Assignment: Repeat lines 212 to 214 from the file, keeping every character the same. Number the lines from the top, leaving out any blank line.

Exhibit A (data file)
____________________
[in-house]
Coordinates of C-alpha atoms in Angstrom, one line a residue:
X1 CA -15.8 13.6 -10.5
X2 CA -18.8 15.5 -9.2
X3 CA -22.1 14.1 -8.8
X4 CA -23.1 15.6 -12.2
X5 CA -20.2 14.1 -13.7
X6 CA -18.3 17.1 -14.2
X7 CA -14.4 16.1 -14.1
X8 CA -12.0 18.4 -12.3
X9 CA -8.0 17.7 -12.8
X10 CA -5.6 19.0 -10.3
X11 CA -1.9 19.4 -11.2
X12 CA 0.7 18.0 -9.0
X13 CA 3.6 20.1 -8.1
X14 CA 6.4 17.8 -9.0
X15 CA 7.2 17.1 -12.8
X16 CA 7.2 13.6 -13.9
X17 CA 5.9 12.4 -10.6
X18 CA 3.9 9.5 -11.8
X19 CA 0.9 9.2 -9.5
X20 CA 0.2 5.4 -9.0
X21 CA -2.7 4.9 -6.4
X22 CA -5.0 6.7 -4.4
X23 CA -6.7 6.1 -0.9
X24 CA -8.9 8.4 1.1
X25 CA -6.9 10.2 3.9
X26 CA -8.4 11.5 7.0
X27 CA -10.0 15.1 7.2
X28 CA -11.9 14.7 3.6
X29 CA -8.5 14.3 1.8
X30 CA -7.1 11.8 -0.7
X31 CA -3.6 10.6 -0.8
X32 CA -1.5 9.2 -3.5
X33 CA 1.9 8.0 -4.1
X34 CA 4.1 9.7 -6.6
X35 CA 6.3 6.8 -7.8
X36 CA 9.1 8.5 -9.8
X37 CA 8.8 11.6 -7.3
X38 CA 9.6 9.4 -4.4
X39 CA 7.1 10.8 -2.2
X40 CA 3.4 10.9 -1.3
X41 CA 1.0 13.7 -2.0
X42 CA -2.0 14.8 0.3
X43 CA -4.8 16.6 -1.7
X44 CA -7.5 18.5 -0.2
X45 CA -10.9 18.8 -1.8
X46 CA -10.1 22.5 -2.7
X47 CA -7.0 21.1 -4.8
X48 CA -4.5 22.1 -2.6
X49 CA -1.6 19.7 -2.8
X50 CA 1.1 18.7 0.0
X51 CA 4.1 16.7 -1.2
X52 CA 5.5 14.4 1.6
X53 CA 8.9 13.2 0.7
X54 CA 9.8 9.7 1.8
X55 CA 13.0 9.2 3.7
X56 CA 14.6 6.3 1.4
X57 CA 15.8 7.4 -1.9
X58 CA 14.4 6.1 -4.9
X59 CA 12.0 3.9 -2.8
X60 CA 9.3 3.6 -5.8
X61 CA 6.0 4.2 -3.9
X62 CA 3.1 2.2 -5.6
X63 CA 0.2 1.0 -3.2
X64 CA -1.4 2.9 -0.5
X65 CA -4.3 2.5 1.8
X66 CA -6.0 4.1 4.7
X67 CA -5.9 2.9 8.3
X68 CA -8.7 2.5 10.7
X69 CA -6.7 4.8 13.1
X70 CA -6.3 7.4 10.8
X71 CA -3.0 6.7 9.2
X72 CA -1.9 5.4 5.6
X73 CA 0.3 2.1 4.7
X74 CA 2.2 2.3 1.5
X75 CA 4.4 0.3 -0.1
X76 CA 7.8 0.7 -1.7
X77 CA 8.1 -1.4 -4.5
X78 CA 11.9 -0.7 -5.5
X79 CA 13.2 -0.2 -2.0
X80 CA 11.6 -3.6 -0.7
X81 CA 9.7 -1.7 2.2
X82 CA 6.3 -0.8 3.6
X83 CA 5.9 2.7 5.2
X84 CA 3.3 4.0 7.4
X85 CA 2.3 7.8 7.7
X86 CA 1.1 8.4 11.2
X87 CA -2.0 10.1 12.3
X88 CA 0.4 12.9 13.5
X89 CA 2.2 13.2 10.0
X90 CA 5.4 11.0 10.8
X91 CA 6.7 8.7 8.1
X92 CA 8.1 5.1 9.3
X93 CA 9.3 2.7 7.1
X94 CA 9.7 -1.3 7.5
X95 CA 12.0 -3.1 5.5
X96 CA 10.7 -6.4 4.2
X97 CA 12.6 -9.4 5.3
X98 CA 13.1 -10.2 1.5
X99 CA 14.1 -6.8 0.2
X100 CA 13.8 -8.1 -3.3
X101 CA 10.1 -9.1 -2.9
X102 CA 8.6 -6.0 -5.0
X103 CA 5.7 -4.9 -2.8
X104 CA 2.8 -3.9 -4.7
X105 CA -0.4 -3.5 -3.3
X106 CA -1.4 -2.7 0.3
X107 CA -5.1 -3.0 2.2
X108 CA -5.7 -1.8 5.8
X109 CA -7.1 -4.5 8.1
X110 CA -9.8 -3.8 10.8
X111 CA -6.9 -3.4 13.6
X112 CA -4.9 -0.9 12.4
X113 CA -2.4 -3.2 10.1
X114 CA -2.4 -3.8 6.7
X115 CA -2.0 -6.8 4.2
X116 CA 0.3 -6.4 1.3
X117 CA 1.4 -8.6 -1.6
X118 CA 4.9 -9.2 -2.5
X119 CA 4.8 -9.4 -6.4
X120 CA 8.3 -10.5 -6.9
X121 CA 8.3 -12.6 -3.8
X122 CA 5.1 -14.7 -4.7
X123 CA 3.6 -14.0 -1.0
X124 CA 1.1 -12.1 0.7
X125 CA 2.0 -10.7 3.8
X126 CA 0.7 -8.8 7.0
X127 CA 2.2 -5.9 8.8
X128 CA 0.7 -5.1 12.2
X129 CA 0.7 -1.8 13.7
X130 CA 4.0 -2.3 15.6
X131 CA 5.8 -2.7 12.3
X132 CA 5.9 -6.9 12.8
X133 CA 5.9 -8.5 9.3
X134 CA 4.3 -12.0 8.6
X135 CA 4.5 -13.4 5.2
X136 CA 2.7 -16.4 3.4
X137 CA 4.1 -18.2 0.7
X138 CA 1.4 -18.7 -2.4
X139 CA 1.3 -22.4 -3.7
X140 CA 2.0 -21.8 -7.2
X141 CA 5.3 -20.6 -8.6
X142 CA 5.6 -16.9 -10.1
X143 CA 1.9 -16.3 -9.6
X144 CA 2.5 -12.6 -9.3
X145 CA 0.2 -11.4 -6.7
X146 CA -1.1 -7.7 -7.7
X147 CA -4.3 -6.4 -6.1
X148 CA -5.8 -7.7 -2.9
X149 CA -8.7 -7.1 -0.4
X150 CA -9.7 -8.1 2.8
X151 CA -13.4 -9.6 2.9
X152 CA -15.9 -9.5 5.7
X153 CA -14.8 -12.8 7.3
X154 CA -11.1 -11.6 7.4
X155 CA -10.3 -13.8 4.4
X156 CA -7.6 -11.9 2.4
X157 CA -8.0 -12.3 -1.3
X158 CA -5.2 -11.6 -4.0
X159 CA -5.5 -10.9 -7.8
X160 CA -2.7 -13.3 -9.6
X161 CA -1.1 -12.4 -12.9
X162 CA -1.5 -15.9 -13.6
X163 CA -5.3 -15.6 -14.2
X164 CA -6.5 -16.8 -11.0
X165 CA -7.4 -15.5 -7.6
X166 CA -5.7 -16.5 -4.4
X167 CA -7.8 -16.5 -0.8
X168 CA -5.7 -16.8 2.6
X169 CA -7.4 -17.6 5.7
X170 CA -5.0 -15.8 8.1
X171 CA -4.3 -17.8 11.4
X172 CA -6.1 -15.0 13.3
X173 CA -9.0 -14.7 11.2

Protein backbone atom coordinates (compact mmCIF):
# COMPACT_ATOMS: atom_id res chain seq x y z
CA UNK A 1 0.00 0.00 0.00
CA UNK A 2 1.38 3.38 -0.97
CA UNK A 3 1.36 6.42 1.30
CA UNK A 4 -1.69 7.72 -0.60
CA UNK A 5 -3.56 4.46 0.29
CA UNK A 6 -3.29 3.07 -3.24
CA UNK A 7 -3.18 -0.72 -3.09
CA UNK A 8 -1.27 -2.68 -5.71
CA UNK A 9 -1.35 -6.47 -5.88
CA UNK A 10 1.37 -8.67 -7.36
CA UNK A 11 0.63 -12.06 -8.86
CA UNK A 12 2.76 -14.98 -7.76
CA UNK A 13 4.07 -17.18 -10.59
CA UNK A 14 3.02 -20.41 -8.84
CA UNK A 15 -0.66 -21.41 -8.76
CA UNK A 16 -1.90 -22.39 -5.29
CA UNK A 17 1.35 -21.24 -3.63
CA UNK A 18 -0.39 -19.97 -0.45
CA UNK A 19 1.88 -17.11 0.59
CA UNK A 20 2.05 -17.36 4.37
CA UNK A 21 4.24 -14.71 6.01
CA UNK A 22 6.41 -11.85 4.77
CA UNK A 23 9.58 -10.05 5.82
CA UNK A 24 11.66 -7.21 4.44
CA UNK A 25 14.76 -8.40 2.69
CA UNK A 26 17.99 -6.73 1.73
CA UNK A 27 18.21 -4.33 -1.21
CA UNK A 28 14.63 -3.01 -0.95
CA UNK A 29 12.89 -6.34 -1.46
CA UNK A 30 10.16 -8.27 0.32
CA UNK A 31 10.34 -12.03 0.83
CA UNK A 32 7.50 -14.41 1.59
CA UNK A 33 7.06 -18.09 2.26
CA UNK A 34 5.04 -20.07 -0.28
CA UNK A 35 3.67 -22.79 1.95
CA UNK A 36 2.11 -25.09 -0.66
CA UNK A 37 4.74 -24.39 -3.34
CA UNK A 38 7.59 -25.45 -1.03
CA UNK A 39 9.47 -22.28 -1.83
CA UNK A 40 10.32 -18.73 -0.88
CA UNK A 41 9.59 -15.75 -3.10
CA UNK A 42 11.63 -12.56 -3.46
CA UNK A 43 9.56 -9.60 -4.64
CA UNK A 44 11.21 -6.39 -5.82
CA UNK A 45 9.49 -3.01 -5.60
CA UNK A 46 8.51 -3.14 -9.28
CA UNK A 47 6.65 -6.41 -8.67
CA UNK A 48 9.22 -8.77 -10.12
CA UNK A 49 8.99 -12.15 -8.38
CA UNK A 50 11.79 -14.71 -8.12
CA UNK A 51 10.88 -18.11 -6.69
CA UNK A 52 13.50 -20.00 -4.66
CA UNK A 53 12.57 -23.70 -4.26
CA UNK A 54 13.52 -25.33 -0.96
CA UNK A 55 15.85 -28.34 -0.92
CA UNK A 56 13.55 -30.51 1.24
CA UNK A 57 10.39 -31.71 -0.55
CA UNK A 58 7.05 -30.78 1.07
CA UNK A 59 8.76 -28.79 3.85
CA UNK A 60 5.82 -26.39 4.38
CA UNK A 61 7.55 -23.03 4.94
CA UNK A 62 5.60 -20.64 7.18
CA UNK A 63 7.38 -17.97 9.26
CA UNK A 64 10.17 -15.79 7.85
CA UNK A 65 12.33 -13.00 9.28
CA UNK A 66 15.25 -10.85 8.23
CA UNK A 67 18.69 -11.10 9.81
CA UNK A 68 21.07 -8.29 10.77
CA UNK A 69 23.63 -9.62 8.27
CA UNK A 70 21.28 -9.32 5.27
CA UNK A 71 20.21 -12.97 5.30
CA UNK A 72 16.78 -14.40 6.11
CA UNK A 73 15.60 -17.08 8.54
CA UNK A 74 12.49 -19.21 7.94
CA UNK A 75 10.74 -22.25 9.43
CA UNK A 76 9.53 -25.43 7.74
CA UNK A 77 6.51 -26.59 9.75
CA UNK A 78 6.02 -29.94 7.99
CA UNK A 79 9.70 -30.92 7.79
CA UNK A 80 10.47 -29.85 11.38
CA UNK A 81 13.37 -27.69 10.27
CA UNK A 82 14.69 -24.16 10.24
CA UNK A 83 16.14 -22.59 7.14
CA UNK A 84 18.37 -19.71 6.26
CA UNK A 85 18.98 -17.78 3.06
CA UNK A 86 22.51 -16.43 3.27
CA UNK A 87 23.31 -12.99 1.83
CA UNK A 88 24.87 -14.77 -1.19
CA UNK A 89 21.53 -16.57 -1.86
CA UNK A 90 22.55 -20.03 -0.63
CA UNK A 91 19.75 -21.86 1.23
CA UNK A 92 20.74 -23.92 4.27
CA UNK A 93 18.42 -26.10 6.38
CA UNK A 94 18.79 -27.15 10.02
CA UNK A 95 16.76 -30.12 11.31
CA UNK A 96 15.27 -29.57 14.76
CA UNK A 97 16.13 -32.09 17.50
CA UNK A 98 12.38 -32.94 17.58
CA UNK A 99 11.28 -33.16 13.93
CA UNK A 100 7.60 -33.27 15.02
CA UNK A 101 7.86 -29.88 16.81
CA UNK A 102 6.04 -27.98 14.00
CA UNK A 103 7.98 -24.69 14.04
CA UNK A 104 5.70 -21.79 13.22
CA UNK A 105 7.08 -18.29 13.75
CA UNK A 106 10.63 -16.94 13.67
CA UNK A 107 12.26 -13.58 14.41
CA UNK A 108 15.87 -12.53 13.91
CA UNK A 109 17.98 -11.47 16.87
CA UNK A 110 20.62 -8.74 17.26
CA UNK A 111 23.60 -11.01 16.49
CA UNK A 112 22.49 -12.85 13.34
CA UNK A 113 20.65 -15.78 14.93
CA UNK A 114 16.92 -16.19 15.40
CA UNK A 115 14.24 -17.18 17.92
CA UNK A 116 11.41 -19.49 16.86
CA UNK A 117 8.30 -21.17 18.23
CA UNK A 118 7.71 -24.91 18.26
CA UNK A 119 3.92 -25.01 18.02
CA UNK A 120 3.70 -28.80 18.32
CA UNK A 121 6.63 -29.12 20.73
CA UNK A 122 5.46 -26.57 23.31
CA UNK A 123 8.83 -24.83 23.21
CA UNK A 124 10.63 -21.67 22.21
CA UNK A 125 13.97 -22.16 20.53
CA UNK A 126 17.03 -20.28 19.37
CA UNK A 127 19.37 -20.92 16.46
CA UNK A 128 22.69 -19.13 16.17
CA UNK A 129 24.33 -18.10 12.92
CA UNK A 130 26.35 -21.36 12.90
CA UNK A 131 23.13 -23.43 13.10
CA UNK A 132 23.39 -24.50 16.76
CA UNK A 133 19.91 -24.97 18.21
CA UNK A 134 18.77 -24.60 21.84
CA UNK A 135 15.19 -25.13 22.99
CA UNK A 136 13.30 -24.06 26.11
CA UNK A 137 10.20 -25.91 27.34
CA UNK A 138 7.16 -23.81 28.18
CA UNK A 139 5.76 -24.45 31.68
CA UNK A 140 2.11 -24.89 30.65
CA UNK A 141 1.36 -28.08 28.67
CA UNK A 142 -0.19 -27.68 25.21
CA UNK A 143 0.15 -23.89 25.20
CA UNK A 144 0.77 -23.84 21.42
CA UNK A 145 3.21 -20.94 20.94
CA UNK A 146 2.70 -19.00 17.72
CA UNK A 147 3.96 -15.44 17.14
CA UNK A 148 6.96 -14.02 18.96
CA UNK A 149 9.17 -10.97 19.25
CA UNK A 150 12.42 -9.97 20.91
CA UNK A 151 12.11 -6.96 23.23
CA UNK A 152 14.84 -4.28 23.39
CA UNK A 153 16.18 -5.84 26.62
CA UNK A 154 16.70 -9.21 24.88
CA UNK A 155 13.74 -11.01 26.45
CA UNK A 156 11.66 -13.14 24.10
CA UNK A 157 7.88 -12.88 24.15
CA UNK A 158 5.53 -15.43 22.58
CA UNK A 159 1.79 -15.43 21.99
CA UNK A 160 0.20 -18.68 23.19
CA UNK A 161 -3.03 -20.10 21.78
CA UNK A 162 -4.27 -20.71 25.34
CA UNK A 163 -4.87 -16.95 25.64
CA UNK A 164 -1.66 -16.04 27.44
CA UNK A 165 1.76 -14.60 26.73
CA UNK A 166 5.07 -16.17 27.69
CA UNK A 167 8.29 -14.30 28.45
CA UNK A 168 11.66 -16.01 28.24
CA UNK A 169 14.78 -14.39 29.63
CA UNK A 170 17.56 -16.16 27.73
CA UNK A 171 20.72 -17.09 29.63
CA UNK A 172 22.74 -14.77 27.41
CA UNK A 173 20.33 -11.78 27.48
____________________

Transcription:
CA UNK A 35 3.67 -22.79 1.95
CA UNK A 36 2.11 -25.09 -0.66
CA UNK A 37 4.74 -24.39 -3.34